It has become the norm for big South African brands to get in on 16 Days of Activism by launching fun runs and fundraisers. But these very same companies, who proclaim commitment to women’s empowerment, rarely pay any attention to how their business models create the conditions for pandemic levels of gender based violence (GBV) to prevail.Edgars, one of the biggest clothing retailers in South Africa, organised the Orange Run on 2 December to “Break the Silence and say NO to violence against women and girls”. Besides the fact that these sorts of events are once-off, they often use the same trite marketing techniques that almost trivialise the very serious crisis of violence against women.
We all already know the horrific stats:
Half of the women in South Africa have experienced some form of gender violence in their lifetime; 49% experience intimate partner violence, and a woman still dies every four hours at the hands of her partner (which can be a (ex) husband or (ex) boyfriend). It is estimated that over 40% of South African women will be raped in their lifetime and that only one in four rapes are reported. It is also estimated that 14% of perpetrators of rape are convicted in South Africa. The South African Police Service annual report for the 2015/16 financial year indicated that 74% of overall crimes were against women. South Africa also just scored the lowest rating in ActionAid’s latest report detailing women’s experience of violence in public spaces and while accessing public services.
GBV is only possible at its current scale, not only because individual men are guilty of perpetrating violence against women, but because as an entire society, we are all in some way perpetuating the values that make it possible. South African businesses are no exception. If Edgars really wanted to do something about GBV, they would do much better by paying its legion of mostly women casual workers a decent wage with benefits, so that when she finds herself facing violence or the threat thereof, she could exercise practical options to secure herself and her children. That is almost impossible for an Edgars cashier who earns about R2500 a month through a tenuous contract, often via a labour broker.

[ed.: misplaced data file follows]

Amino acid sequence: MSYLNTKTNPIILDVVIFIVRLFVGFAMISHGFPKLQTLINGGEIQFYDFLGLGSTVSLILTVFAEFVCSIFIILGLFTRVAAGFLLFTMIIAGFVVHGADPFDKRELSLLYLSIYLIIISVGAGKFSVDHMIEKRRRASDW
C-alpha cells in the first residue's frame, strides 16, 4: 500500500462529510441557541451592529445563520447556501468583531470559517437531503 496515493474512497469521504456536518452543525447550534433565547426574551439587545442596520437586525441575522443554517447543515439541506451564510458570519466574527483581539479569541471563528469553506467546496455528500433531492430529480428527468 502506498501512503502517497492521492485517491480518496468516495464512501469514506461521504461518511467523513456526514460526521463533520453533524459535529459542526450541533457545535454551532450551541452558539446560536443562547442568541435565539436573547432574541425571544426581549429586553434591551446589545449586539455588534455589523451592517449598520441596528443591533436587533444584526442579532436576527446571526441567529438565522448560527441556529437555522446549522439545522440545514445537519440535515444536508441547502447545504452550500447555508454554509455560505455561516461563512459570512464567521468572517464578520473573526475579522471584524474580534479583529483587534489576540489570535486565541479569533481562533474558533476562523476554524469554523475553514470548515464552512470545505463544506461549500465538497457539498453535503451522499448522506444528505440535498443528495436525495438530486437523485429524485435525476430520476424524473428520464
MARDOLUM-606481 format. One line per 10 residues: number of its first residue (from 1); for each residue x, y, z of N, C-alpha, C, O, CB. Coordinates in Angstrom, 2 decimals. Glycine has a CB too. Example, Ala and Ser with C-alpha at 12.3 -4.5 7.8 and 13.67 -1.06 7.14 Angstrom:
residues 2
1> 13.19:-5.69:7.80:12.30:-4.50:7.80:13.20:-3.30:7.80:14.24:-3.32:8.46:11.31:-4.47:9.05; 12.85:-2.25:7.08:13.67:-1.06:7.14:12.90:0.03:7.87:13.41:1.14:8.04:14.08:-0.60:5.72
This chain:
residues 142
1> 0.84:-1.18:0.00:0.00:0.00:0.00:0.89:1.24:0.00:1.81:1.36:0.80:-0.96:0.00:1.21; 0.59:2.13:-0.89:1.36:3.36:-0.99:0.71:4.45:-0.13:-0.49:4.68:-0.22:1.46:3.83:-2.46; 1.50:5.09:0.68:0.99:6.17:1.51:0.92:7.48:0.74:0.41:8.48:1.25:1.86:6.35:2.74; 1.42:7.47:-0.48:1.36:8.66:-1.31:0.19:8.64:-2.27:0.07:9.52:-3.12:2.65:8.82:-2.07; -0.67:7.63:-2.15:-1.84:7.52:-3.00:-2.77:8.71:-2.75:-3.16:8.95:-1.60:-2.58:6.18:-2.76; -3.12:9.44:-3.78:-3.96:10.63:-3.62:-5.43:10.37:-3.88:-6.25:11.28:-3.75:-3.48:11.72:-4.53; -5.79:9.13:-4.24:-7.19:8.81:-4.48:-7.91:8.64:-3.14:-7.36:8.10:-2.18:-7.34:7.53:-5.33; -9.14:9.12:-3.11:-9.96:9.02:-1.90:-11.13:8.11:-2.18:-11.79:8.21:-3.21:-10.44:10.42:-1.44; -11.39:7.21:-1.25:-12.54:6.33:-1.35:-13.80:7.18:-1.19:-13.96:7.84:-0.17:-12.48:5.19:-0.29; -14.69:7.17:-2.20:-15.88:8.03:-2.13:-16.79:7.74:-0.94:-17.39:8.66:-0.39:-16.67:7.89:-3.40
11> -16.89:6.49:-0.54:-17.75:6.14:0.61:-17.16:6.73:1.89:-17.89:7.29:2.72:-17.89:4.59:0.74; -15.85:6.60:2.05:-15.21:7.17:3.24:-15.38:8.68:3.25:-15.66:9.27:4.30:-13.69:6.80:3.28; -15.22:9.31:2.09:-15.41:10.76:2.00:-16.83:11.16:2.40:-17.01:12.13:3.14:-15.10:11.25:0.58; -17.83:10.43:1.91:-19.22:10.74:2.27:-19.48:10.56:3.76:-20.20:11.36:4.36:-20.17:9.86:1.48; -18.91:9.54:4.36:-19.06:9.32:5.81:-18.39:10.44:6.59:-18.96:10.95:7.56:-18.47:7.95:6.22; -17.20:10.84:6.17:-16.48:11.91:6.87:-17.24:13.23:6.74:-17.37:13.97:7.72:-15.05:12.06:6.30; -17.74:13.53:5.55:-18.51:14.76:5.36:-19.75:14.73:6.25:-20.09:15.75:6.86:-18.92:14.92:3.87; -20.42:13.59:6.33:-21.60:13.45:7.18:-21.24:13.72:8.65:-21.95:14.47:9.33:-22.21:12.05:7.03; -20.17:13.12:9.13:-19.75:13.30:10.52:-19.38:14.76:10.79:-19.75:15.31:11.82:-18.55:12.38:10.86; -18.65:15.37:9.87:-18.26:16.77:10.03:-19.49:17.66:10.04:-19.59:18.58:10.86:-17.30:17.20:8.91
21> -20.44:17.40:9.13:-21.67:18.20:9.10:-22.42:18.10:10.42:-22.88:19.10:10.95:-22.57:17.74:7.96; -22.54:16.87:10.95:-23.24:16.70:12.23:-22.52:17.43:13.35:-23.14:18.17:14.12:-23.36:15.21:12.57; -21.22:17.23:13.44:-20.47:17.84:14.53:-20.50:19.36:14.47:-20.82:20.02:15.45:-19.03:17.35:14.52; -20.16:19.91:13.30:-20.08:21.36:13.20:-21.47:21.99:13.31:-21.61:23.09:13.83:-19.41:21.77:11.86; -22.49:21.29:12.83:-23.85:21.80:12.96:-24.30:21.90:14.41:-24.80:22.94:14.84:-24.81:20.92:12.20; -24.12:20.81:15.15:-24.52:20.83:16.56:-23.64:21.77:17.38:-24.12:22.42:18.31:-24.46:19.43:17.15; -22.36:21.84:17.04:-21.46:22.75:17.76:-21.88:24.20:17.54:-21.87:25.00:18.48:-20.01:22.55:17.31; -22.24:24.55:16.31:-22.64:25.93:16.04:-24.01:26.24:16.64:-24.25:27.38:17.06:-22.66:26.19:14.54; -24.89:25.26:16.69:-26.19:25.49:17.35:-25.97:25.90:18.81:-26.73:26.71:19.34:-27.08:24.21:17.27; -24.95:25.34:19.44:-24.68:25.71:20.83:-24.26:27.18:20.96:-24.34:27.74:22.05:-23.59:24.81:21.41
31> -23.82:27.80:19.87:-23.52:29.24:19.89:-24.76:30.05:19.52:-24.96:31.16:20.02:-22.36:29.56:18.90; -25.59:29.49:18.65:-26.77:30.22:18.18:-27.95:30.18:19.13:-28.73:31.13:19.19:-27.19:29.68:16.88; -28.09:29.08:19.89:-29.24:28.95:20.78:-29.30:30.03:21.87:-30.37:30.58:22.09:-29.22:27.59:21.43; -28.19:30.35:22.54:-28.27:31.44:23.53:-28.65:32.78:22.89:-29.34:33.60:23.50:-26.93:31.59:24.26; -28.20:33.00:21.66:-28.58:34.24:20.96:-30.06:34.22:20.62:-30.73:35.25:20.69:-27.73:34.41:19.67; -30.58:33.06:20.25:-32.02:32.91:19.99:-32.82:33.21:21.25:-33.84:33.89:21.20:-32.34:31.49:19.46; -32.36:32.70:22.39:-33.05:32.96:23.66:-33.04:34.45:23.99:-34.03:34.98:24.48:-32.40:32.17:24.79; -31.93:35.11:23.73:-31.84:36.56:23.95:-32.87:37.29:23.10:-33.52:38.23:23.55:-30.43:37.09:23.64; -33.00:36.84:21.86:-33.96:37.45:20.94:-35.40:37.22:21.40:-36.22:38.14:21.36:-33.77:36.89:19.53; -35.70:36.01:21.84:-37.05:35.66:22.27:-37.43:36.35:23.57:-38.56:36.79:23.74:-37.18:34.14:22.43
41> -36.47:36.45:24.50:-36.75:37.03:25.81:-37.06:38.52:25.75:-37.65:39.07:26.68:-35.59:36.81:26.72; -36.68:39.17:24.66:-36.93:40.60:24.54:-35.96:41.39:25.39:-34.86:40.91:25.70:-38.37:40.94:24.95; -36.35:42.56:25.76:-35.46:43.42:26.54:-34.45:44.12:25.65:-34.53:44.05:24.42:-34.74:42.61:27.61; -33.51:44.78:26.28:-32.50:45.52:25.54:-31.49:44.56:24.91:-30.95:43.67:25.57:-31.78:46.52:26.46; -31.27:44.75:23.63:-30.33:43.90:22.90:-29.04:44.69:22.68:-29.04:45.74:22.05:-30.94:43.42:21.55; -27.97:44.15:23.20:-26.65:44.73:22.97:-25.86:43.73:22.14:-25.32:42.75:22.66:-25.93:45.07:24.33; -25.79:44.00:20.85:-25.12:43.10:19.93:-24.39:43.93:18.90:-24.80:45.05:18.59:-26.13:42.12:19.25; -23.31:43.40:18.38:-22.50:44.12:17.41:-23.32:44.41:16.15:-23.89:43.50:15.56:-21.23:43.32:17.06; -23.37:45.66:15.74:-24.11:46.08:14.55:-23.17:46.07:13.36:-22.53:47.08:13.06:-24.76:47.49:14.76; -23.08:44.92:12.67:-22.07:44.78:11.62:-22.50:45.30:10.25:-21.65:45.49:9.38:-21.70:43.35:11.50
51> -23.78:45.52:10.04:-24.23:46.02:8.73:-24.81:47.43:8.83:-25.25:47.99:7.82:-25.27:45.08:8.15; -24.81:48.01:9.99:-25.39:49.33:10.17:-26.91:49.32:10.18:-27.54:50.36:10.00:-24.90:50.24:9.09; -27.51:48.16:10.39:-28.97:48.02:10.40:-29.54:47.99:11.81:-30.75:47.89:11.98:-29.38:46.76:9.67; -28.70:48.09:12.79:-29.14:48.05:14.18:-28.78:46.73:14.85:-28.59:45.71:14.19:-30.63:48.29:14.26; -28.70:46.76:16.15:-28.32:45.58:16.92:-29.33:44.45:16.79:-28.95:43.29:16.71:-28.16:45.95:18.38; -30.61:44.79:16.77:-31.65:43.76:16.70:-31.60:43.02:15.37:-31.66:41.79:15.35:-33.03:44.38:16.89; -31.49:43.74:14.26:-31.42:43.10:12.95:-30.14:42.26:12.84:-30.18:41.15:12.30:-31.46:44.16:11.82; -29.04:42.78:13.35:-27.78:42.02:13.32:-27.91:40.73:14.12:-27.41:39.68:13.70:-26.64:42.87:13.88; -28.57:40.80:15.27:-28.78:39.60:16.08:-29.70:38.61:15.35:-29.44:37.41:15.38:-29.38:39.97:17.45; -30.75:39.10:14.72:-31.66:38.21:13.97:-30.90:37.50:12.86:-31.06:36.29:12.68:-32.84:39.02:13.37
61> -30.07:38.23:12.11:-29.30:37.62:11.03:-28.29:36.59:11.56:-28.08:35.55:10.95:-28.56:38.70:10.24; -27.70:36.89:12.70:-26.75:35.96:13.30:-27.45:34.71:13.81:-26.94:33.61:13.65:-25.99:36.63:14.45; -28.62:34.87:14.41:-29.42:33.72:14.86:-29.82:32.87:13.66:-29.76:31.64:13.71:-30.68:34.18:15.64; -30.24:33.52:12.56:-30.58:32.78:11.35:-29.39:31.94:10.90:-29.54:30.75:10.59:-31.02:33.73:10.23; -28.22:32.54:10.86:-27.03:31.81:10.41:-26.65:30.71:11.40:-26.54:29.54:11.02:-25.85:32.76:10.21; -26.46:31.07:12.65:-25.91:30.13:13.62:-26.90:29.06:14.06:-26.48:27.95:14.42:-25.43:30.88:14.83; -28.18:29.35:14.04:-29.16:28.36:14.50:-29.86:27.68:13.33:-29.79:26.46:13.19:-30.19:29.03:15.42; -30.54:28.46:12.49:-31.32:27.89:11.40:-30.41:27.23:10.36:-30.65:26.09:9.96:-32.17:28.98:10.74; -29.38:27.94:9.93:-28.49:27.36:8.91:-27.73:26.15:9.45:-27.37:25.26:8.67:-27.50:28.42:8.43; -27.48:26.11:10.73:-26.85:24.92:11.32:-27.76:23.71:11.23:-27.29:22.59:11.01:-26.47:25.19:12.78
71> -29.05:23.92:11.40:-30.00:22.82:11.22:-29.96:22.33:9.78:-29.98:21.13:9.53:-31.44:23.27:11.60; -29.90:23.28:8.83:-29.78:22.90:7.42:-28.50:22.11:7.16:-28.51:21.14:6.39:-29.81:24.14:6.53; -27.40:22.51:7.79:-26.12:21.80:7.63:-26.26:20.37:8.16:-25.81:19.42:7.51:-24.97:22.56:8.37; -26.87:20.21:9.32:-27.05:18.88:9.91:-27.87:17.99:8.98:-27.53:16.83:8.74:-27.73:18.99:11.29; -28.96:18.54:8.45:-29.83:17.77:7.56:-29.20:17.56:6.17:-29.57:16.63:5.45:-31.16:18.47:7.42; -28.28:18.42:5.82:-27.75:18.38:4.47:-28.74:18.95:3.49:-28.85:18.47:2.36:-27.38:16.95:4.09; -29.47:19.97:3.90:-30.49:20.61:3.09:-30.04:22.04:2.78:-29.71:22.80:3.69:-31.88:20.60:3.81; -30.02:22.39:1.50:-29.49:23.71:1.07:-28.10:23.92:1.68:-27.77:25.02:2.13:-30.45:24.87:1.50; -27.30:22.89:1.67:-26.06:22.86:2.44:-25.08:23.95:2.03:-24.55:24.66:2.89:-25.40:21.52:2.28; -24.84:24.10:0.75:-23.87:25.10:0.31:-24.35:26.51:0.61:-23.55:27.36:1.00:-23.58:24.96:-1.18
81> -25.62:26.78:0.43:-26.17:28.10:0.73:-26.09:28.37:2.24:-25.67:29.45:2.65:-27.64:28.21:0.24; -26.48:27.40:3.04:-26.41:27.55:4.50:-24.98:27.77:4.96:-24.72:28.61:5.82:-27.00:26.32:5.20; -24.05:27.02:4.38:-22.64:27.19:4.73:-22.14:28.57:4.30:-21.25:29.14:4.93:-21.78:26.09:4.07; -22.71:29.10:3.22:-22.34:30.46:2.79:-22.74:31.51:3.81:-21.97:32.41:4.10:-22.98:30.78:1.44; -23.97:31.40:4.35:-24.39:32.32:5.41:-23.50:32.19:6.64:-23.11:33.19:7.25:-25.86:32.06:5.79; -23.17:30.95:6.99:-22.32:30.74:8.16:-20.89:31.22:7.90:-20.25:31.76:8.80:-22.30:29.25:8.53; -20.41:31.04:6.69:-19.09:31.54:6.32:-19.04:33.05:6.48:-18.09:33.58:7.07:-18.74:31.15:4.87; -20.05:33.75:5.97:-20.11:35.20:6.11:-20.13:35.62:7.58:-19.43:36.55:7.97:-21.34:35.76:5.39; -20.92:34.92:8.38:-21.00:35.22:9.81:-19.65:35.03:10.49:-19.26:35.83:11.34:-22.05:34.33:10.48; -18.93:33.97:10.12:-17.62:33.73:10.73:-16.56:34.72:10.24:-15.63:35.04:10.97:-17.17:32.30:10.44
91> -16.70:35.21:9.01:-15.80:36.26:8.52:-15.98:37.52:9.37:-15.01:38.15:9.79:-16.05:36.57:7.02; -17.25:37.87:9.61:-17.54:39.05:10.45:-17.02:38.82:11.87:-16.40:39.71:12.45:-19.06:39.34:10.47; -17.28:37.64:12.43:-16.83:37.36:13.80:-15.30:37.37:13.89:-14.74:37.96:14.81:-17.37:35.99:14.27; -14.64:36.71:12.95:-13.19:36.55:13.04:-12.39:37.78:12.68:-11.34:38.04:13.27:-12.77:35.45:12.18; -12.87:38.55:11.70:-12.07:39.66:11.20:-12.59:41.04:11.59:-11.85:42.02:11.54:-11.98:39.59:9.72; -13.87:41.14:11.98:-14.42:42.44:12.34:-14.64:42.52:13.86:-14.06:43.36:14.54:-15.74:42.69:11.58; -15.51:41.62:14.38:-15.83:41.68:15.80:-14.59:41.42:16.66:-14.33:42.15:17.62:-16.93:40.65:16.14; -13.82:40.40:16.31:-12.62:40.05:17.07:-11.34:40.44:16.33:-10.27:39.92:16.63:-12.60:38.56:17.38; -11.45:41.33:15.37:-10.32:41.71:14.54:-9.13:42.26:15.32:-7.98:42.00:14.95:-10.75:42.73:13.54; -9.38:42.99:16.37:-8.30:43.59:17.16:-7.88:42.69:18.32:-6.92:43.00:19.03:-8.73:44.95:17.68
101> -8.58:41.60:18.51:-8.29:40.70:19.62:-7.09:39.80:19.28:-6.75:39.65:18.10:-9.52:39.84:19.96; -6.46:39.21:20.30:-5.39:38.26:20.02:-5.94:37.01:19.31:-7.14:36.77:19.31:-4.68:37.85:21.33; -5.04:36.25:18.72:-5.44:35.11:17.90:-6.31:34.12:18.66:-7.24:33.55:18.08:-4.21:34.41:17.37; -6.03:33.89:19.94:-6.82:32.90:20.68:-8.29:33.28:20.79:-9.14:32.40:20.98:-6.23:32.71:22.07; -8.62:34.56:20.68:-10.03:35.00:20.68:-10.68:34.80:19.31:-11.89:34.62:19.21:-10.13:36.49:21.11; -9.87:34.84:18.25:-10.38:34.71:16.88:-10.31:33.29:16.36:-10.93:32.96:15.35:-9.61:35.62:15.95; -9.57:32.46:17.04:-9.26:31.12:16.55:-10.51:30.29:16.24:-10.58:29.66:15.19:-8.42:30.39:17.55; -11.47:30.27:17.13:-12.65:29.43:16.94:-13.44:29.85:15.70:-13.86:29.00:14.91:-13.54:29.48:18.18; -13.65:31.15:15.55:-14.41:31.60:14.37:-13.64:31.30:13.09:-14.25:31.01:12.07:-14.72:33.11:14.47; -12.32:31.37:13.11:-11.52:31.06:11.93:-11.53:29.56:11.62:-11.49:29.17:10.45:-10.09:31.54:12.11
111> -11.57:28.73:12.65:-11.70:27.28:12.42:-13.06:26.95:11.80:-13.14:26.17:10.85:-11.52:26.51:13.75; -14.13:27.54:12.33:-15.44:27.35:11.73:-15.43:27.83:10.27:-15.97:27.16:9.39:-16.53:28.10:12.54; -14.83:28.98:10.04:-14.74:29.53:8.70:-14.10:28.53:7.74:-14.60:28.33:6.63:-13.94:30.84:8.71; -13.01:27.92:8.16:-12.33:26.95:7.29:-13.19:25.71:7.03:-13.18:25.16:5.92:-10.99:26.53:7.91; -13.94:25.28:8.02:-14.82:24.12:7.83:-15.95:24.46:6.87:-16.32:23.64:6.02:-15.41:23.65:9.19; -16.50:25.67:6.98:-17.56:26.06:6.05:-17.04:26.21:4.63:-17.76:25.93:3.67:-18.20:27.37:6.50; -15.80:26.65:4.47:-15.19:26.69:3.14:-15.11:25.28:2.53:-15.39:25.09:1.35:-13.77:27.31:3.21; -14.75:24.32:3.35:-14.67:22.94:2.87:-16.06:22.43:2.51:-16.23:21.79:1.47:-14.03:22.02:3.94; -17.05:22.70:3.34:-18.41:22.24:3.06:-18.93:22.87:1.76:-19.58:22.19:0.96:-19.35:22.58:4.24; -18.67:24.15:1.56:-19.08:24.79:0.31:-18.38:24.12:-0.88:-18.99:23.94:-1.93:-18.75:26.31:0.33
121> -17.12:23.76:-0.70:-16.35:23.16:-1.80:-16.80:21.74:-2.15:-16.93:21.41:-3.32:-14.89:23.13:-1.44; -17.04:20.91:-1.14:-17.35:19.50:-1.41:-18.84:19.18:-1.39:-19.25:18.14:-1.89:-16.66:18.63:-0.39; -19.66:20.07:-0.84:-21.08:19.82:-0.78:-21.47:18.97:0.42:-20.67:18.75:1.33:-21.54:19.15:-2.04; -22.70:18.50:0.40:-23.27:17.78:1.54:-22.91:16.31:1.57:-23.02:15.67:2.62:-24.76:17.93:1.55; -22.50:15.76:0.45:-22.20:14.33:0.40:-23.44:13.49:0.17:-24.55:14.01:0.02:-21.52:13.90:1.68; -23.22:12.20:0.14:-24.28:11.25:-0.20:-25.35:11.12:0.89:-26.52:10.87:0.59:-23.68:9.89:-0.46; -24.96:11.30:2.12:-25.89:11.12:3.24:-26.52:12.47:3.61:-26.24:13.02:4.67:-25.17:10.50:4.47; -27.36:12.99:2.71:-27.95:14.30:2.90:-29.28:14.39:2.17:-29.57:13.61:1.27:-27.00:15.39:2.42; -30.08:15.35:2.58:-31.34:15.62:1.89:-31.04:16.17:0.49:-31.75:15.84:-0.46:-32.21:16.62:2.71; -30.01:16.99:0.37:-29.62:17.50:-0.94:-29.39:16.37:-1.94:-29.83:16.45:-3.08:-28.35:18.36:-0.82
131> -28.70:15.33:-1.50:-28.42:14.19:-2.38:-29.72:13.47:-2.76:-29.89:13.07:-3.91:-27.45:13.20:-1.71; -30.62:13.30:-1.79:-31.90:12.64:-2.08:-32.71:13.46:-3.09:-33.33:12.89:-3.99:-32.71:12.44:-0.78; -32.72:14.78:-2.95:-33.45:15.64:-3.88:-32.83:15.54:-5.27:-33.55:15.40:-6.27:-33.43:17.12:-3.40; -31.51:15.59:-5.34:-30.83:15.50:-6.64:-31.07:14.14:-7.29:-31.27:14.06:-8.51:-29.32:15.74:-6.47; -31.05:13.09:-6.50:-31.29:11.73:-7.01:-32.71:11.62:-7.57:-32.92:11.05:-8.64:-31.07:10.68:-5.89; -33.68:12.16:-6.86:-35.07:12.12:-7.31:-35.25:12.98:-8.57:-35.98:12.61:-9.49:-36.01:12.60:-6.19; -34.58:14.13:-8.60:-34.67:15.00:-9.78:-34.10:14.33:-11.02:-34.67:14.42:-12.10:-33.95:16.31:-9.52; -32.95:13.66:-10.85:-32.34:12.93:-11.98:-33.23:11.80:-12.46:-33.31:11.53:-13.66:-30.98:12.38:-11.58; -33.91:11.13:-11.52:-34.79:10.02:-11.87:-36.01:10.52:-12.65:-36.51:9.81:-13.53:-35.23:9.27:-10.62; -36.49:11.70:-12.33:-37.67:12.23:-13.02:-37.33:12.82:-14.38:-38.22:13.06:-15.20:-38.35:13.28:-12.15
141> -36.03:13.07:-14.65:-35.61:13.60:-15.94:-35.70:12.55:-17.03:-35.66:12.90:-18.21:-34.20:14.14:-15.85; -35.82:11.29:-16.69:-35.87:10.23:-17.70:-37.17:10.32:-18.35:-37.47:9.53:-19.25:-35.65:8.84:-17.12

The same is true for Shoprite. In 2016, mostly women workers’ labour made it possible to pay former Shoprite CEO Whity Basson R50 million plus another R50 million bonus, while they had to feed their families on about R600 per week. The current CEO isn’t earning much less. Shoprite’s turn-over for the past financial year was R141 Billion. Let that sink in: Shoprite actually makes enough to give each of its 144,000 employees a million rand each, and still have a decent profit to return to shareholders. Beyond the obvious economic exploitation of women, on which these profits are premised, the current business model also plays a key role in perpetuating a fatal societal value system that devalues women and the significant unpaid and underpaid contributions we make to society and the economy. This prevailing value system is a dangerous one, making GBV so prevalent in our country, inducing life and death consequences for women and children.
The famous annual CEO sleep-out represents another ostensible act of charity that in fact perpetuates a discourse in which extreme wealth and abject poverty are deemed unrelated, in which CEOs can glamorously obscure their own culpability in deepening poverty and keeping women workers locked into exploitation and vulnerability.These CEOs need to have the moral courage to challenge their own business practices which remain fundamentally premised on the exploitation of poor people, almost a quarter century into a post-apartheid South Africa.
If South African businesses are truly serious about making a real contribution to ending the war on women and children in our country, they should start by treating and paying their workers, particularly black women workers, better. These are the people concentrated in big numbers at the lower income levels of these companies, and who bear the brunt of inequality and violence. What happens in management and the board room matters too, but we know the sheer numbers of vulnerable black women in South African businesses could make a massive contribution towards women’s empowerment, if companies were really serious about it.
If companies really feel compelled in have their names up on billboards during 16 Days, why not partner with one of the many local women’s rights organisations? This would ensure that they are not engaging in once-off promotional events, but invested in a grounded campaign that is well located within sustainable efforts at combatting GBV. Until South African businesses are truly willing to examine their own culpability in our GBV pandemic, I am afraid that their 16 Days of Activism events are no more than marketing gimmicks.
Fatima Shabodien is the Director at ActionAid South Africa. Follow ActionAid South Africa (AASA) on Facebook, Twitter and Instagram. AASA is a member of ActionAid International, a global movement of people working together to further human rights and eradicate poverty.